Forgiven Sinner

Francis & the Character of Christian Truth

My old friend and graduate school classmate, the distinguished Catholic theologian Germain Grisez, made the news recently with a sharp criticism of Pope Francis’s interview in Civilità Cattolica. He accuses the pope of being “self-indulgent,” speaking with “little care” about the fact that his remarks will give comfort to those who seek to subvert “the truth... that it is his job to guard as inviolable.” He sums up by suggesting that the pope was speaking as he might “unburden himself with friends after a good dinner and plenty of wine.”

Grisez’s opinions are not to be lightly dismissed; he is an influential philosopher and theologian of the Catholic right. He has been an adviser to the Vatican and the U.S. bishops. I didn’t agree with Grisez’s approach to theology way back in grad school, and I am no more convinced by it now. His views seem to me to rest on a misunderstanding of the character of the Christian truth that he so staunchly seeks to defend.

If you are Gemain Grisez, a devout Catholic who has spent a lifetime producing the closely reasoned three-volume The Way of Our Lord Jesus Christ, you are probably predestined to object to giving weight to a mere papal interview. On the other hand, unburdening oneself “with friends after a good dinner and plenty of wine” is a pretty fair description of the Jesus of the Gospels. Commentators have suggested that the Gospels overall might be classified as Jesus’s “table talk.” There are numerous occasions in the Synoptics where Jesus discourses at dinner; the Gospel of John contains five chapters on just one dinner: the Last Supper. As for wine: at the beginning it is miraculously created at Cana, and at the end it is transfigured into the Lord’s blood. Speaking after plenty of wine! Jesus’s enemies regarded his strange words as those of a “wine bibber.”

Table talk and wine are of special interest to biographers because they offer a view of the person beyond, say, the studied prose of a lecture or the carefully constructed self of official social intercourse. In vino veritas is not misleading. Over and above what might be revealed in what one says over the table, live communication, face to face, reveals who speaks. We read who is speaking in the tone of voice or the toss of the head. Live speech calls attention to the speaker beyond the words.

Presumably one did not have to catch Jesus “off guard” to comprehend who he is. Nevertheless, if we turn to the Gospels, one can conclude both first and last that it is the impact of his person, who he is, that precedes and transcends what he says. Jesus calls Simon and Andrew before he preaches a single word: “Follow me!” and they “immediately left their nets and followed him.” It was Jesus, not a teaching, that caused them to follow. While his person somehow compels, just who he is remains the insistent question throughout the New Testament. His enemies consider him insane, in league with the devil, a glutton and, yes, a “wine bibber.” In Matthew 16, the disciples suggest Elijah or John the Baptist resurrected. Peter gets it right—“You are the Messiah, Son of the Living God”—but then immediately gets it wrong because he cannot understand a suffering Messiah. Jesus himself repeatedly demands attention to who he is: “You have heard it said, but I say to you….”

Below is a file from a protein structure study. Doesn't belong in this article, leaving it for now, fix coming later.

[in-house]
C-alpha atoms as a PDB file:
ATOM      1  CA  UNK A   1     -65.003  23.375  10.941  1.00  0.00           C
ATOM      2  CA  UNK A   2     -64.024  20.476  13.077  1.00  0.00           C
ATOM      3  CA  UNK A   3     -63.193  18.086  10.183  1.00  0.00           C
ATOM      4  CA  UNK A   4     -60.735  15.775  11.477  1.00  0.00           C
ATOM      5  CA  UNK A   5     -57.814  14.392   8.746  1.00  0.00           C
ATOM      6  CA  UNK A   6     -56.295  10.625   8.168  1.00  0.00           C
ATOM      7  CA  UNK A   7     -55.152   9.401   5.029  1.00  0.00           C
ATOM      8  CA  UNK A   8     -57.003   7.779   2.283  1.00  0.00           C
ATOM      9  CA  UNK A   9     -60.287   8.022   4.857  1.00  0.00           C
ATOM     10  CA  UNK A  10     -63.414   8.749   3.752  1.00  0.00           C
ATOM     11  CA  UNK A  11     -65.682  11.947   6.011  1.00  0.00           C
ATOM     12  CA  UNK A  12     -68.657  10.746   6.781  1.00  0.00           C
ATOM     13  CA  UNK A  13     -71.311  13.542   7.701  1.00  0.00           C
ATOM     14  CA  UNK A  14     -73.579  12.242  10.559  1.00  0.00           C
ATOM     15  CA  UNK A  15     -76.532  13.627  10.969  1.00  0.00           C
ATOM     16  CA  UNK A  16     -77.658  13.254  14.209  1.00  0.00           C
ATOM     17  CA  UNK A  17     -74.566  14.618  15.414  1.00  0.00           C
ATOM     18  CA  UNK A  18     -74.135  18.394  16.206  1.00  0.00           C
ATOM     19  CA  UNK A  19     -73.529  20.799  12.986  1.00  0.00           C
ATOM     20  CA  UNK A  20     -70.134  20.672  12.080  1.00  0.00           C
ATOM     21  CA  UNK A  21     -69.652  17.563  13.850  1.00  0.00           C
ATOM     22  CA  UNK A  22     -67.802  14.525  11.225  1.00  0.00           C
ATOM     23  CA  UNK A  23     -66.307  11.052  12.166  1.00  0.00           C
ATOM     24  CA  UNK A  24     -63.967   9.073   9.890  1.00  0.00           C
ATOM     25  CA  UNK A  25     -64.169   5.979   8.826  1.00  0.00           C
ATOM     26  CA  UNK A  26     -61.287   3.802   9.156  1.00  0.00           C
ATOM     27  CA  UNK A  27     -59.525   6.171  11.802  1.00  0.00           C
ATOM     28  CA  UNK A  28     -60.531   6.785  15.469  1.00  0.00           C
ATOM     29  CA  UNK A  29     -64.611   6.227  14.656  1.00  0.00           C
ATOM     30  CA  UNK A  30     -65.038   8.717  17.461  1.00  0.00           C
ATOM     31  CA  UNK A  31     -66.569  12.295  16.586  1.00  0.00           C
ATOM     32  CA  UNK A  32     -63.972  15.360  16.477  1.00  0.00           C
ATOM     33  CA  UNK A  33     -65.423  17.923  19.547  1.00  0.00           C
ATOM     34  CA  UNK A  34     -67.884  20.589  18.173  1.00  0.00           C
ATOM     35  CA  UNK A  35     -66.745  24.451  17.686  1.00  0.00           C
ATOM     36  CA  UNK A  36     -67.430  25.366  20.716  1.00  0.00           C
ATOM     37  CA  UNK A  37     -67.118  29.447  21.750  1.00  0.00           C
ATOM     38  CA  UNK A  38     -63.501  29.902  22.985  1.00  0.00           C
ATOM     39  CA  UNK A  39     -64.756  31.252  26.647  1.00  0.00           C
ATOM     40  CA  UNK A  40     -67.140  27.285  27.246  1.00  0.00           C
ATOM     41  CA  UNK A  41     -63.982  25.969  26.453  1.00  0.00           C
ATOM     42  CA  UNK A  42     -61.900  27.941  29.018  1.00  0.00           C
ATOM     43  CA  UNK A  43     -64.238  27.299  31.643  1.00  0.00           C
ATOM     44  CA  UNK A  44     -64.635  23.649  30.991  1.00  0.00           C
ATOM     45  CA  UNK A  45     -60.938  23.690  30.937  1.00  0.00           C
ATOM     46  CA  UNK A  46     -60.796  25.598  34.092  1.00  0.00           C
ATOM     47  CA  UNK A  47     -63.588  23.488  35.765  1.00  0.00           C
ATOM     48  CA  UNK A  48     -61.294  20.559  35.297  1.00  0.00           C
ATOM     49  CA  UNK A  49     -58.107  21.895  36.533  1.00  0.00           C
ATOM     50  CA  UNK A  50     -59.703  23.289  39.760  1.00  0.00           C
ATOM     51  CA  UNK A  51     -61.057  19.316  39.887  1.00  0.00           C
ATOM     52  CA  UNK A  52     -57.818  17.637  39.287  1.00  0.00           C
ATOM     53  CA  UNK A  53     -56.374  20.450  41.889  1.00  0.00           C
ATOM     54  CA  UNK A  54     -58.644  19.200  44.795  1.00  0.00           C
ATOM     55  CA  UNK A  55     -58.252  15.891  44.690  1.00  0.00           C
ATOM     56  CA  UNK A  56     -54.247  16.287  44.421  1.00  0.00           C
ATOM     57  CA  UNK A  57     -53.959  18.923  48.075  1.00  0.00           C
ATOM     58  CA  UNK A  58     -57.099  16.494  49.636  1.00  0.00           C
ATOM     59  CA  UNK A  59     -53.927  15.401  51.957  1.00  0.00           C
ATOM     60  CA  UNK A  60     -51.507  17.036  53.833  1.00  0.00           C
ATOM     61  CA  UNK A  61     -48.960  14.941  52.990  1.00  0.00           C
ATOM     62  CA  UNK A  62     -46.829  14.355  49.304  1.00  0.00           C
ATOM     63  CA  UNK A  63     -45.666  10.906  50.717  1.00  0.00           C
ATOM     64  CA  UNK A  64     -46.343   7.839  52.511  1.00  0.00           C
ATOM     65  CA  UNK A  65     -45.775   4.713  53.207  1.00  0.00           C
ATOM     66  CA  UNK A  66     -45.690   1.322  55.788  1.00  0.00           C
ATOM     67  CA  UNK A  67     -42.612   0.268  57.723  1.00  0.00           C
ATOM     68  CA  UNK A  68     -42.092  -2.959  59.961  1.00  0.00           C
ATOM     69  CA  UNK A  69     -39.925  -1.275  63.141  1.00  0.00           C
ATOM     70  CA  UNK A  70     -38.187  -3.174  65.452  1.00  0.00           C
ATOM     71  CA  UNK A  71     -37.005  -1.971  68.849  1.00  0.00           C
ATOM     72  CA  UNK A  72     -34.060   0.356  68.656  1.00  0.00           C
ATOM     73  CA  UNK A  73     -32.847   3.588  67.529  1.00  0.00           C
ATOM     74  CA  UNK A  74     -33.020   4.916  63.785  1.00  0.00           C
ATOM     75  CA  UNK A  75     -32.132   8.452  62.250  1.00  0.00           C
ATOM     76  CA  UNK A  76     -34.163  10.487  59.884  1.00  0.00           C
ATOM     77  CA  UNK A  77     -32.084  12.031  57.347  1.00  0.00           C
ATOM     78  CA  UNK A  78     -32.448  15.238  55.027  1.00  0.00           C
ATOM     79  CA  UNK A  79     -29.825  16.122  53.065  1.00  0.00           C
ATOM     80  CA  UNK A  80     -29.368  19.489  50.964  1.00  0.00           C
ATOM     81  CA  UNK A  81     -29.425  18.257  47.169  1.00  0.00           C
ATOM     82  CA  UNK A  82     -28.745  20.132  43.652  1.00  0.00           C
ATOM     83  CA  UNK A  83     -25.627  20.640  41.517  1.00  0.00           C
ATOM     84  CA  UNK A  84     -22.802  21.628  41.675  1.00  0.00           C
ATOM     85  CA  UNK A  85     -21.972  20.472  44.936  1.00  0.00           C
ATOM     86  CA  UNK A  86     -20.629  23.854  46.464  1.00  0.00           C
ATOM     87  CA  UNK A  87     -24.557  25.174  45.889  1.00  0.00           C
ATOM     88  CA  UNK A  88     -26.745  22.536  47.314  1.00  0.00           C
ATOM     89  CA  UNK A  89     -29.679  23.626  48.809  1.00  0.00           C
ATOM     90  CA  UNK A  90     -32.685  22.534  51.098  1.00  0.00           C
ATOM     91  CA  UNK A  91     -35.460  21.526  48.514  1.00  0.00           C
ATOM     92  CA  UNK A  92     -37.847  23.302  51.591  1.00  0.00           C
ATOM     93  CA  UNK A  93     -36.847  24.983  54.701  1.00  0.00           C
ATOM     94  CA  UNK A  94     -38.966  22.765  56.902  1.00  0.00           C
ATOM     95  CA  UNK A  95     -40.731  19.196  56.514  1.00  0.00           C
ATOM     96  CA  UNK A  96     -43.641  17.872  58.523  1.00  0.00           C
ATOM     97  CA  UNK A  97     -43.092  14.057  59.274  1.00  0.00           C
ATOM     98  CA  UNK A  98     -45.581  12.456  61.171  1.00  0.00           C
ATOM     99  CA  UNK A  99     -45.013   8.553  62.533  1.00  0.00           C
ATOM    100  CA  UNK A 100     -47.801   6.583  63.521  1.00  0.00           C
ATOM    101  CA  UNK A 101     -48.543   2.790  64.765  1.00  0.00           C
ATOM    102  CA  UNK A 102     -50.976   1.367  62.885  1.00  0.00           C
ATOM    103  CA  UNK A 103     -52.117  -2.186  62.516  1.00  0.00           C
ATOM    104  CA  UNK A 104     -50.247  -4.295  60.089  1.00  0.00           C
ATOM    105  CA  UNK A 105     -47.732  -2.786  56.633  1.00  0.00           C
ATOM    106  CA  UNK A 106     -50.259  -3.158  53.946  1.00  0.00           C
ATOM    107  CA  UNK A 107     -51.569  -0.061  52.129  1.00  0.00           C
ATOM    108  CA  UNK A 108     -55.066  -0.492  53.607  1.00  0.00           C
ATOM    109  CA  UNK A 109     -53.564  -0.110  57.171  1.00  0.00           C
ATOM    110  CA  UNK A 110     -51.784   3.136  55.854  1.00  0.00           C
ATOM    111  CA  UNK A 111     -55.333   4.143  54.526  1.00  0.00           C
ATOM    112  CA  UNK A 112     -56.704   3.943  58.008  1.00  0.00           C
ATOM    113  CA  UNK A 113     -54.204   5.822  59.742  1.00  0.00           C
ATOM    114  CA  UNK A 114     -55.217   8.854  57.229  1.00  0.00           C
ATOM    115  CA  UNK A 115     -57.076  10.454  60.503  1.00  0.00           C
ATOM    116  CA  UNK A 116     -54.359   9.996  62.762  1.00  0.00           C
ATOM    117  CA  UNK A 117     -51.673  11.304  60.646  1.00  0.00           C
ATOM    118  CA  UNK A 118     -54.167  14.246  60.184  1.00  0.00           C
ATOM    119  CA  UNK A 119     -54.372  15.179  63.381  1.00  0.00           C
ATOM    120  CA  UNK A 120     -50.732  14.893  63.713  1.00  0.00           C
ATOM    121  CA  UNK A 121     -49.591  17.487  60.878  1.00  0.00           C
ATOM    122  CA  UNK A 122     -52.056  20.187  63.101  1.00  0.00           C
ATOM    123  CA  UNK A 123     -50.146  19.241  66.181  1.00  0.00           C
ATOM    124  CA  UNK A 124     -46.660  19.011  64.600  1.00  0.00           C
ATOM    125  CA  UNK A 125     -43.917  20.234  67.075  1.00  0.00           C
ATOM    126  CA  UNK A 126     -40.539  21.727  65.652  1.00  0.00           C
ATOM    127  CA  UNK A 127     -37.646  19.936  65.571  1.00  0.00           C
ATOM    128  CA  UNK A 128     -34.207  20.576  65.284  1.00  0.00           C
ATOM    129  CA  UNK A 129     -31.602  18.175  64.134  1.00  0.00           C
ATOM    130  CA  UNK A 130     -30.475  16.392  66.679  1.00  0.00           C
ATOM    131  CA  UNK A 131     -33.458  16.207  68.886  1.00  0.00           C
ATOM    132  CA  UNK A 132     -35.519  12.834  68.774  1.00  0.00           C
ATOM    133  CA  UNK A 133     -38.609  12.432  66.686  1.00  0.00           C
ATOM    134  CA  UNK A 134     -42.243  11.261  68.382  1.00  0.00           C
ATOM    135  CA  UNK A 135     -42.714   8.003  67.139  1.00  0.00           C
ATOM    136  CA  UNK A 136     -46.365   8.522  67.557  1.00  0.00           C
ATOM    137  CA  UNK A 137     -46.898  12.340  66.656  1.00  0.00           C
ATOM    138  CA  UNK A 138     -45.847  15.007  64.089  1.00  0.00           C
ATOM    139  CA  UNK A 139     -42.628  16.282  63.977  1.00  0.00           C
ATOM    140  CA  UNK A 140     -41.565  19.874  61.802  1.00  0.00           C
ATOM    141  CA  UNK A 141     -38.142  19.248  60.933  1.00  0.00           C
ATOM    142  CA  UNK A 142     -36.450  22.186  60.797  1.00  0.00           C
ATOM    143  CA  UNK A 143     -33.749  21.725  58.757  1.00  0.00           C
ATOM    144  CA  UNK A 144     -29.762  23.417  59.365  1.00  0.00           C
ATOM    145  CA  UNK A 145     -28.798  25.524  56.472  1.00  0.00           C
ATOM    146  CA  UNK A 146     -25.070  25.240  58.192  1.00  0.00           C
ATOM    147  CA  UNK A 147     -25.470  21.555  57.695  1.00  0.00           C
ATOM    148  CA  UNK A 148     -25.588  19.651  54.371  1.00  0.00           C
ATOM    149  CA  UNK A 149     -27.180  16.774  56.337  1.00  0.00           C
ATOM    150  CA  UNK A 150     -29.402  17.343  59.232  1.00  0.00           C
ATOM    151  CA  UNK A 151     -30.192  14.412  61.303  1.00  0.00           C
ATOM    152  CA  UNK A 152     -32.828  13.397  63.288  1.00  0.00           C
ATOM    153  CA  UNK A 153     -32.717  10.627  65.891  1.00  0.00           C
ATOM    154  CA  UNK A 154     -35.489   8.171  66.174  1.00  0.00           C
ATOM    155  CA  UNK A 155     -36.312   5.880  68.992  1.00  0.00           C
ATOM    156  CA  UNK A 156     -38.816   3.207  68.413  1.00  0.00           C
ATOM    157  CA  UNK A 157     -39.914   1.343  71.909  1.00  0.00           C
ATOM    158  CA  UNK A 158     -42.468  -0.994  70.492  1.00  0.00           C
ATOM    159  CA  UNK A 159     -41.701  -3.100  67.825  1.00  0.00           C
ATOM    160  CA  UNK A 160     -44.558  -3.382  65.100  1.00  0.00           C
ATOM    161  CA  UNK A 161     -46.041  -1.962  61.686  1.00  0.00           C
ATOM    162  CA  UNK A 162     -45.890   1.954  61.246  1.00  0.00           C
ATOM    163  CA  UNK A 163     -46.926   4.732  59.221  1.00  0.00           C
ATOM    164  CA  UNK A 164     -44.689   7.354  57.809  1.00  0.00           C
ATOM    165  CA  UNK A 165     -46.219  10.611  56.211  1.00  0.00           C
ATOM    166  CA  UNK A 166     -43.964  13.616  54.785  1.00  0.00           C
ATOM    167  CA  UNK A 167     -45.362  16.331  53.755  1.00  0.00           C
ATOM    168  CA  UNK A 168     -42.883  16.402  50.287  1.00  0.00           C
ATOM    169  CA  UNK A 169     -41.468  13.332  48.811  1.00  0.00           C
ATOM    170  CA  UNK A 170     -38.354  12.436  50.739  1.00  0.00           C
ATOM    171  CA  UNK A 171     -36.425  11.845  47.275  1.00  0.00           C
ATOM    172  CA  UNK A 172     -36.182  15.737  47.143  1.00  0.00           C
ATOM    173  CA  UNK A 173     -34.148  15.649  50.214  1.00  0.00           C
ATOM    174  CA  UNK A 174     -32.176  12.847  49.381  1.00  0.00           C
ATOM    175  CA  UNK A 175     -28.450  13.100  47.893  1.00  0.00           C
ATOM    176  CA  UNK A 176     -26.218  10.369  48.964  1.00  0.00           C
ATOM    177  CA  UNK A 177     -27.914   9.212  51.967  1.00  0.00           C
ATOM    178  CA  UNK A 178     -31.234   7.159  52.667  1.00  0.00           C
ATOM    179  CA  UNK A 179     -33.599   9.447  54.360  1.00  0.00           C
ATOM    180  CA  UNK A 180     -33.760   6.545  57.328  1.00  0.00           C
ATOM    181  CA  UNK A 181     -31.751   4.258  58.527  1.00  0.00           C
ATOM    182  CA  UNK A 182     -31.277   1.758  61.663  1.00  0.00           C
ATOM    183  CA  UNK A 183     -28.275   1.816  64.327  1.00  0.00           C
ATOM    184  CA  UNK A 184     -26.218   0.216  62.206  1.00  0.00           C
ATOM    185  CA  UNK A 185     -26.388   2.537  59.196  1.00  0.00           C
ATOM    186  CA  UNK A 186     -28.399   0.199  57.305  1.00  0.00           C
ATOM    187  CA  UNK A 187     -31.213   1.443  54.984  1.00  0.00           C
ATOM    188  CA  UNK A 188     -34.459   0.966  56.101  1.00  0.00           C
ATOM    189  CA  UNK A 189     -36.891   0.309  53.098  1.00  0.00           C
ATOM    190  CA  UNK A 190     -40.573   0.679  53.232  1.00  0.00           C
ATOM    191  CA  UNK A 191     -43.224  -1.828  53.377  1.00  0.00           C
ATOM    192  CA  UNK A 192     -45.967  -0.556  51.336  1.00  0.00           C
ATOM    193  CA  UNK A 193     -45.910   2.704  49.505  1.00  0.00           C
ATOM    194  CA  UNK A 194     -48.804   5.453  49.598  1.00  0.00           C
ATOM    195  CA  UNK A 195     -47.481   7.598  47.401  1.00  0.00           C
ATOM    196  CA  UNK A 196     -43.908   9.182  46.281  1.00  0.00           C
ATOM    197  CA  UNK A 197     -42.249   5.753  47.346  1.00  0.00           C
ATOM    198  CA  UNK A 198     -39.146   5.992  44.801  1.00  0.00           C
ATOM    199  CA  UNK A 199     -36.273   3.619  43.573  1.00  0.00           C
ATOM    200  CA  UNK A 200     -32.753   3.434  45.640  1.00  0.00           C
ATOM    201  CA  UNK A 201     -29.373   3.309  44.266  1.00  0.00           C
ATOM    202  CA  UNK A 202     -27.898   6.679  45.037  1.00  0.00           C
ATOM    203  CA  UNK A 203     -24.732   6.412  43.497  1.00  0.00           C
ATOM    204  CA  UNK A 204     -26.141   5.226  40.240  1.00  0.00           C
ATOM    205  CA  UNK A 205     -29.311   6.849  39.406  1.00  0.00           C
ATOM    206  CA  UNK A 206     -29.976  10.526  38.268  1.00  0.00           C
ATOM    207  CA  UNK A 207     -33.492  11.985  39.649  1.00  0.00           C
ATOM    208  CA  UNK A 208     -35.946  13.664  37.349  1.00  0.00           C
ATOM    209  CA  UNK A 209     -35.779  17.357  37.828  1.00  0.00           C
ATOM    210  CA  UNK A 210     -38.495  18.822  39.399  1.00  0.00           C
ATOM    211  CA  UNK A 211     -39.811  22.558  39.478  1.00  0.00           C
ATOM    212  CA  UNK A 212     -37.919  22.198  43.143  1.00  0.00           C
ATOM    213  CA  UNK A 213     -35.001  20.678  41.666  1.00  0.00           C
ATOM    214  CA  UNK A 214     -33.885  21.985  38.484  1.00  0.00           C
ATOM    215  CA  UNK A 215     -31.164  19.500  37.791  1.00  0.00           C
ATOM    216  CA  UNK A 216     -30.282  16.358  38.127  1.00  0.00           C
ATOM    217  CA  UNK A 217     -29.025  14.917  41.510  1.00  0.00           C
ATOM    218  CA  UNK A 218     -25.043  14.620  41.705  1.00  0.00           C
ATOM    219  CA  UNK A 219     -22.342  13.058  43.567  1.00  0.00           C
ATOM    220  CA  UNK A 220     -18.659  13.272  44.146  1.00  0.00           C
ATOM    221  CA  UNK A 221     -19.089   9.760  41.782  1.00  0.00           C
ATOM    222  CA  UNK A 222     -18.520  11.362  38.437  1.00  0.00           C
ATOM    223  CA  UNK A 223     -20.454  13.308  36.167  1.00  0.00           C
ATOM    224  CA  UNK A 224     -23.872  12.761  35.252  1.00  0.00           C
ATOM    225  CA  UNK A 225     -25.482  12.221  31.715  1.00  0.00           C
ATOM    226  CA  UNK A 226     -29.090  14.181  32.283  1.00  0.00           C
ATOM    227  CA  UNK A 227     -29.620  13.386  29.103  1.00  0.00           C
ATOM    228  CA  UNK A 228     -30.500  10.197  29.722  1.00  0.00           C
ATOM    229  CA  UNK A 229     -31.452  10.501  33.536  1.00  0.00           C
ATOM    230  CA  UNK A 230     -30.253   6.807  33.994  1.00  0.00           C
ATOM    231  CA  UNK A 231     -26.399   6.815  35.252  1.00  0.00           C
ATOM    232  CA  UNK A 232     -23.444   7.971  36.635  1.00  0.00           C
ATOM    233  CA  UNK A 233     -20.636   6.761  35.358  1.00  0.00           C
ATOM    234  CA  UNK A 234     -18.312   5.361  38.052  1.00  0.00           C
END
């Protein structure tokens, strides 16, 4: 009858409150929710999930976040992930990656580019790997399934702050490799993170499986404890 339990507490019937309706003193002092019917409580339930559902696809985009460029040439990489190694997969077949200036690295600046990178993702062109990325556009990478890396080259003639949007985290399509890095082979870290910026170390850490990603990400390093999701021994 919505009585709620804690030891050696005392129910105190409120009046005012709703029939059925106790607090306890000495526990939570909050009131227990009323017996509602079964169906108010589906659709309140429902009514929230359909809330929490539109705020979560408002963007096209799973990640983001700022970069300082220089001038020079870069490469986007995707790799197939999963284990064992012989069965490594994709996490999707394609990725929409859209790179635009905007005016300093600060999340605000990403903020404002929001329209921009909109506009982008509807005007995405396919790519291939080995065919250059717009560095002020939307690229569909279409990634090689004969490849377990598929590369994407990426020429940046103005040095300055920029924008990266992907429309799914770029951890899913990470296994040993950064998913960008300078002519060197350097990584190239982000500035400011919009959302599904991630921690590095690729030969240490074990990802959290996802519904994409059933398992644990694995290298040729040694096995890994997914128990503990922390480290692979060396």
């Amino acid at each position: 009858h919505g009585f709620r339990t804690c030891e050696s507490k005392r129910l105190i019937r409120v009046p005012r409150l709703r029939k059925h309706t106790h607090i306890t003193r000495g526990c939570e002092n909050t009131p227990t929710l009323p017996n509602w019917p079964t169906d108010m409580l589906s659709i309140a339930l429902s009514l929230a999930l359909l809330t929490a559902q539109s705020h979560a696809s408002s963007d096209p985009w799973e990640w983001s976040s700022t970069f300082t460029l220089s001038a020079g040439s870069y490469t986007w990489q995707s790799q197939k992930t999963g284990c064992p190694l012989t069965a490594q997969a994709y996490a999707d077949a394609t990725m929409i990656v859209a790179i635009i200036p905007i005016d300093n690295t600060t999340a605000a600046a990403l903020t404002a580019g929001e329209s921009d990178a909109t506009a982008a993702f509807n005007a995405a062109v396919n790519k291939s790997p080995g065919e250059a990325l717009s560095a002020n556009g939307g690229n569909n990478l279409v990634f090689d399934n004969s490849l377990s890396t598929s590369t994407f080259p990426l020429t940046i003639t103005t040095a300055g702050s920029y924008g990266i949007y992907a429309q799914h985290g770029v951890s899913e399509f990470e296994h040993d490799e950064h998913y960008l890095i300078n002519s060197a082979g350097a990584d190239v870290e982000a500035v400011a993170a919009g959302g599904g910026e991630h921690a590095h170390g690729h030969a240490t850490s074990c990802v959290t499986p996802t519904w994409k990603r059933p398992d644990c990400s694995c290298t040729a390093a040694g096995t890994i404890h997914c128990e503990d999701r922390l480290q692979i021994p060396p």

It is often commented that unlike many other great sages and spiritual leaders of humankind, Jesus never wrote a word; his impact was in live speech. The primacy of live speech, face-to-face communication, is a deep lesson about the nature of Christian truth and teaching. I believe that Pope Francis in the interview places the particular person speaking prior to instruction. The interview with Civilità Cattolica starts with “Who is Jorge Maria Bergoglio?” The answer: “I am a sinner—a sinner who has been forgiven by Christ.” For Francis, the voice that claims to teach the truths of Christianity is the voice of a forgiven sinner. Grisez might counter that this is all very well for Bergoglio, but not for one charged with the office of pope. The pope should speak in a “universal” voice, not as Ratzinger or Bergoglio. I think a universal voice fails to carry the full Christian message, and that is the radical shift that Pope Francis effects. Face-to-face is the site of Christian teaching.

The church claims to have the power to preach forgiveness. Jesus forgave sin and was accused of blasphemy, arrogating to himself the authority of God. If the pope represents the church and the power to forgive sin, he is not sinless, he is only a forgiven sinner. Since the thirteenth century, popes have styled themselves “Vicar of Christ,” a title that entails an exalted register. I suggest that Francis is drawing on an earlier title, “Vicar of Peter.” When the pope speaks as Vicar of Peter his voice is that of the forgiven sinner to sinners, a humbling admission that establishes communication not from on high, but from compassion. It is a voice that could make sin and forgiveness believable.